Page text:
Understanding these terms and how they relate to one another will assist us in having robust and self-reflective conversations about the way anti-black racism is a part of every facet of American life. Making ourselves familiar with this terminology is key to understanding where we need to begin in a conversation and action in creating an anti-racist narrative in our everyday lives.
What does this have to do with you?
“To know the true reality of yourself, you must be aware of not only of your conscious thoughts, but also of your unconscious prejudices, bias and habits.” (Anonymous) https://www.al.com/opinion/2019/03/business-leaders-take-heed-we-all-have-unconscious-biases-which-must-be-confronted.html.
One must confront their own history with race, or lack thereof to being your journey of antiracism. What is your story about race? One’s beliefs about race are often defined by five factors: education, experience, history, “the talk” and your “five.”
Education- Who taught you what you know about US History and race? The story you were told is heavily influenced by whom you were taught. Did you have teachers of color growing up? Did you take classes in college about different cultures? Have you ever visited and learned from someone not-American?
Experience- What has been your experience with different races? When is the last time someone of another race came to your home? Does the place where you worship or gather socially reflect the world or is it a lot of people who look like you and have similar experiences as you?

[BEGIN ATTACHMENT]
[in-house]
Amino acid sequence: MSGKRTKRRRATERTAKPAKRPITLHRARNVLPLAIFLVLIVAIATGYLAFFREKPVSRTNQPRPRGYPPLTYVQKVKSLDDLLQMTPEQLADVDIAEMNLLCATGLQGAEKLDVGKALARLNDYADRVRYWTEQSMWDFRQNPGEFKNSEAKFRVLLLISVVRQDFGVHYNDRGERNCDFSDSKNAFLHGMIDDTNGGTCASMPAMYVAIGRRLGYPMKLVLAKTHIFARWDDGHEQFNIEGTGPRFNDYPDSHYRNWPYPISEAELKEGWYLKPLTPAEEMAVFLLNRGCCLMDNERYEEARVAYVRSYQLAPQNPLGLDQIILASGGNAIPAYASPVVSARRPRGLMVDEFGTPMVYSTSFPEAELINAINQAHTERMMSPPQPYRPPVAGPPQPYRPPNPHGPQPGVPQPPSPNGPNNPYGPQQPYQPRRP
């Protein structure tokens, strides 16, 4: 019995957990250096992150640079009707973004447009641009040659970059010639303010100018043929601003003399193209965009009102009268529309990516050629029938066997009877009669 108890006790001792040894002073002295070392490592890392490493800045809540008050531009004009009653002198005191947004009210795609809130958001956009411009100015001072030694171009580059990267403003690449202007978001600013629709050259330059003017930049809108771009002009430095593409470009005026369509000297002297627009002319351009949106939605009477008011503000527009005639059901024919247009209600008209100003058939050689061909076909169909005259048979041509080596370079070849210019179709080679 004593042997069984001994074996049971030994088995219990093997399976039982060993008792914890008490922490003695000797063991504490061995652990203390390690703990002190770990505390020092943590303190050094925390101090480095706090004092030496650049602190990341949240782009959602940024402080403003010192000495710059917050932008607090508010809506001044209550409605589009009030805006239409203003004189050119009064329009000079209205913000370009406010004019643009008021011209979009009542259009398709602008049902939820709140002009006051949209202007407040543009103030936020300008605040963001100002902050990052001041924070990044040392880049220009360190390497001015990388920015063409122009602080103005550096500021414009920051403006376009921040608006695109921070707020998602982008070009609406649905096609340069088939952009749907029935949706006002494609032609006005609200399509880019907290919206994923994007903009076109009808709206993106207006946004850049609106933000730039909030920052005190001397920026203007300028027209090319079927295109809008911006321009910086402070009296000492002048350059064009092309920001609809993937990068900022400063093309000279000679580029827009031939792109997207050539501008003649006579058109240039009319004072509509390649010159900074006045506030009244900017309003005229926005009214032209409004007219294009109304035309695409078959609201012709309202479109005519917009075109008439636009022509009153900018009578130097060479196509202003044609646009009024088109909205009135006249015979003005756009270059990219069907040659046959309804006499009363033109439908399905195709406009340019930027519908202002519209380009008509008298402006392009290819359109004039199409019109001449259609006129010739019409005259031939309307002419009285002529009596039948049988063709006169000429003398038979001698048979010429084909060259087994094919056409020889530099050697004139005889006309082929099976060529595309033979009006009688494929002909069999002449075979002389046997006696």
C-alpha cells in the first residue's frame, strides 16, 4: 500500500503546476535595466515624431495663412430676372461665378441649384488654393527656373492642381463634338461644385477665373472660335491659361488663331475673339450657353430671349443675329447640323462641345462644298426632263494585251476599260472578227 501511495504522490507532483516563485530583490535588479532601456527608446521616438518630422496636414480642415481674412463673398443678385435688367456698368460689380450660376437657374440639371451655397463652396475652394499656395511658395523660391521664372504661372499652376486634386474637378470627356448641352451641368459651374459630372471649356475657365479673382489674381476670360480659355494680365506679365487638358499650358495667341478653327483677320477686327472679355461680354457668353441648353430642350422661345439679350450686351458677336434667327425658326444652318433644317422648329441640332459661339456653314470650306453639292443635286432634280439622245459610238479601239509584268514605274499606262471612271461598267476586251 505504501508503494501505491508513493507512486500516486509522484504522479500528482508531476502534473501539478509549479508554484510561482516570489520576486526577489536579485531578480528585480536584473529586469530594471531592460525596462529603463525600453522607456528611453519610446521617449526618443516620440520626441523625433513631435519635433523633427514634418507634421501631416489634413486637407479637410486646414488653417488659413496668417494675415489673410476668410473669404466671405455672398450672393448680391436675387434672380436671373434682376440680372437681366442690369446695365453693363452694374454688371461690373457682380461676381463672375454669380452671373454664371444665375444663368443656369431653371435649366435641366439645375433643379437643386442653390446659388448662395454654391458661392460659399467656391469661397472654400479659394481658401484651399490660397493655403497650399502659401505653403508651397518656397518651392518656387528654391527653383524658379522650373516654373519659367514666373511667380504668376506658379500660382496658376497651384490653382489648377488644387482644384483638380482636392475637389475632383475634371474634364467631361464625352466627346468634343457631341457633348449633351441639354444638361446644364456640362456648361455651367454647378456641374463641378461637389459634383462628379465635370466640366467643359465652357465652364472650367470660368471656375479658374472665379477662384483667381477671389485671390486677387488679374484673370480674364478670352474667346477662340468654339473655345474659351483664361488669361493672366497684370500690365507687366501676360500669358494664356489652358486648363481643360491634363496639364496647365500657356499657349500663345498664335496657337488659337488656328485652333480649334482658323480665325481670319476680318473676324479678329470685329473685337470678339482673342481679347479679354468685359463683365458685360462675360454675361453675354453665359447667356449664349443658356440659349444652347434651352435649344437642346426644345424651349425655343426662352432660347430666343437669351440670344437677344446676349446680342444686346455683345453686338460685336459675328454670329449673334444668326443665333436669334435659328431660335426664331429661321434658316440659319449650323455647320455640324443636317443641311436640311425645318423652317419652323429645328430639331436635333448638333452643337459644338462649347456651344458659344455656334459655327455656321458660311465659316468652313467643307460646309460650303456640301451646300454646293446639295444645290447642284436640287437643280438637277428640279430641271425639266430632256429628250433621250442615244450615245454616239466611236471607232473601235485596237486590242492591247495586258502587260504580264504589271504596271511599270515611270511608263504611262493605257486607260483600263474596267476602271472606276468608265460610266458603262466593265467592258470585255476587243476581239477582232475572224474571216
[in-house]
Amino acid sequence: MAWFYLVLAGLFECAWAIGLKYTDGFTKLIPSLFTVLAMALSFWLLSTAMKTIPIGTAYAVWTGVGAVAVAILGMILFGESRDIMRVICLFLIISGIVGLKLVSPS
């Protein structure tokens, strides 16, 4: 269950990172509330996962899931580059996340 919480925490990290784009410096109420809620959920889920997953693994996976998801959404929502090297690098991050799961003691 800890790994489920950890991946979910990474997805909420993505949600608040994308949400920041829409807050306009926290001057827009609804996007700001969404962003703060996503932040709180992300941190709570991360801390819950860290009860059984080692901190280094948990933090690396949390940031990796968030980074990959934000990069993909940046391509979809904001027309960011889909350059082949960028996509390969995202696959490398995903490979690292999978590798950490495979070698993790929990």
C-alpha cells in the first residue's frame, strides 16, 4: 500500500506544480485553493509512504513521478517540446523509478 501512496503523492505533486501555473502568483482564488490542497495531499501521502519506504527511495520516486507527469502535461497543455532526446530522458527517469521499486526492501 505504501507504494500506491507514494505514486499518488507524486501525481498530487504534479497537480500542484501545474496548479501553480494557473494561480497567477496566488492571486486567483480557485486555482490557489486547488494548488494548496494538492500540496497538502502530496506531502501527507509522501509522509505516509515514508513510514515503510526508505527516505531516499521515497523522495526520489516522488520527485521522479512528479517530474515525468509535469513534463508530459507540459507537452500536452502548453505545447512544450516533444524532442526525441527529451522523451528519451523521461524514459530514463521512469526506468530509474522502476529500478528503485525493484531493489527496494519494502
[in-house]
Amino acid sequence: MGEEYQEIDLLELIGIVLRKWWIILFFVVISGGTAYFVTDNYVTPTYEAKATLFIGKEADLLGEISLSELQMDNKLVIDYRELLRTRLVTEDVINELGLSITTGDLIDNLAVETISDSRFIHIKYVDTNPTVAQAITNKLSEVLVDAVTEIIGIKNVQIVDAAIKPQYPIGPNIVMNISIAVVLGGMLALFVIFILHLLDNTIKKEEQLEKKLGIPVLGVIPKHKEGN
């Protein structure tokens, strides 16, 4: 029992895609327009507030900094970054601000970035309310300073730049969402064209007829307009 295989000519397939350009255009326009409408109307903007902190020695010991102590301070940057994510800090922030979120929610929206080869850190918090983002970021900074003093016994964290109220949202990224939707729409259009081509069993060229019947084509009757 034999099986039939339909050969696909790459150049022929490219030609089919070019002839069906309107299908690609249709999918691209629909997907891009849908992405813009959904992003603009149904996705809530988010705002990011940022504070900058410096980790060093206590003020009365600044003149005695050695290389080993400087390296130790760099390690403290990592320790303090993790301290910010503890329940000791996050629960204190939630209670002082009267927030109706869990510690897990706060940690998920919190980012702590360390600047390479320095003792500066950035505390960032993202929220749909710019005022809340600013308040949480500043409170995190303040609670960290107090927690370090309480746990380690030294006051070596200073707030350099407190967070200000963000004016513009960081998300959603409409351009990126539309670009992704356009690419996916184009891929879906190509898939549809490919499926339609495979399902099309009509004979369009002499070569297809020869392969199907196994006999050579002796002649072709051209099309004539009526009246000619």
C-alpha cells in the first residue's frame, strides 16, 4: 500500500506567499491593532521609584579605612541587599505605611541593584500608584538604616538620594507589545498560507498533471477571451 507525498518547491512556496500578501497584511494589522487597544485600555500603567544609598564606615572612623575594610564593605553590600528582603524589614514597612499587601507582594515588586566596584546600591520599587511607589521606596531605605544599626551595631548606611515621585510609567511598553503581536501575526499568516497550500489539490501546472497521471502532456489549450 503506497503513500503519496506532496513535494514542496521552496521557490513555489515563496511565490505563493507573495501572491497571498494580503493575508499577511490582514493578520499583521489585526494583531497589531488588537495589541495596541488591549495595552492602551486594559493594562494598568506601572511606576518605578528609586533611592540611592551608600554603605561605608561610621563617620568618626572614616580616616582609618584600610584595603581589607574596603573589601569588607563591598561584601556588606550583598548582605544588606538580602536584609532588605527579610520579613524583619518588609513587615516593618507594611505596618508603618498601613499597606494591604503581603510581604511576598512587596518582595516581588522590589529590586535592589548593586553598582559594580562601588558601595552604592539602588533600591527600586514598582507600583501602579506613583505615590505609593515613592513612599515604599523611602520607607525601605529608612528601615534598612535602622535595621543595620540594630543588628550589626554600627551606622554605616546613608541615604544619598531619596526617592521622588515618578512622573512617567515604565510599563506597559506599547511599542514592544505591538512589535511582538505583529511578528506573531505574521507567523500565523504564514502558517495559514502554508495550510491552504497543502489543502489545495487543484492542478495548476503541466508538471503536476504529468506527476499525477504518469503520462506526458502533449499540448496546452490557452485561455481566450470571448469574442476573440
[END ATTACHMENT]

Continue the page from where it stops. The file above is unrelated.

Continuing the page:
History- What were you taught about US History. A seminal book, Lies My Teacher Told Me, by James W. Loewen, shows the fallacies and white-washed versions of history most of us were taught in US schools and how they affect how we see different cultures and the world. Keep in mind that tales of the hunt always glorify the hunter.
“The Talk”- have you ever had to have a talk with your children about how to survive in this country despite your race? Have you ever instructed your children how to act if they are pulled over by the cops? Have you ever had to tell your kids how to manage racial slurs hurled at them on the playground? If not, you have privilege. If so, you worry about your kids on a level that others cannot understand.
Your “Five”- Actor Will Smith says you are the five people that you spend the most time with. What are these people saying about race, gender, immigration, poverty and education? How are they affecting you? What is your Facebook thread reflecting? What side of history are you and your best friends going to be on?
For racial reconciliation to work we must confront our own biases. While we cannot control or change the education we received as children or the experiences that were provided or not provided by our parents, it is never too late to start educating ourselves and looking inward to confront our own biases. We cannot be afraid to confront the ways we were raised, how we were taught, and the experiences we have had. We must move forward taking a hard look in the mirror in order to see ourselves, and therefore each other clearly. It is only when we understand the foundations of our bias, that we can work with others to create real change.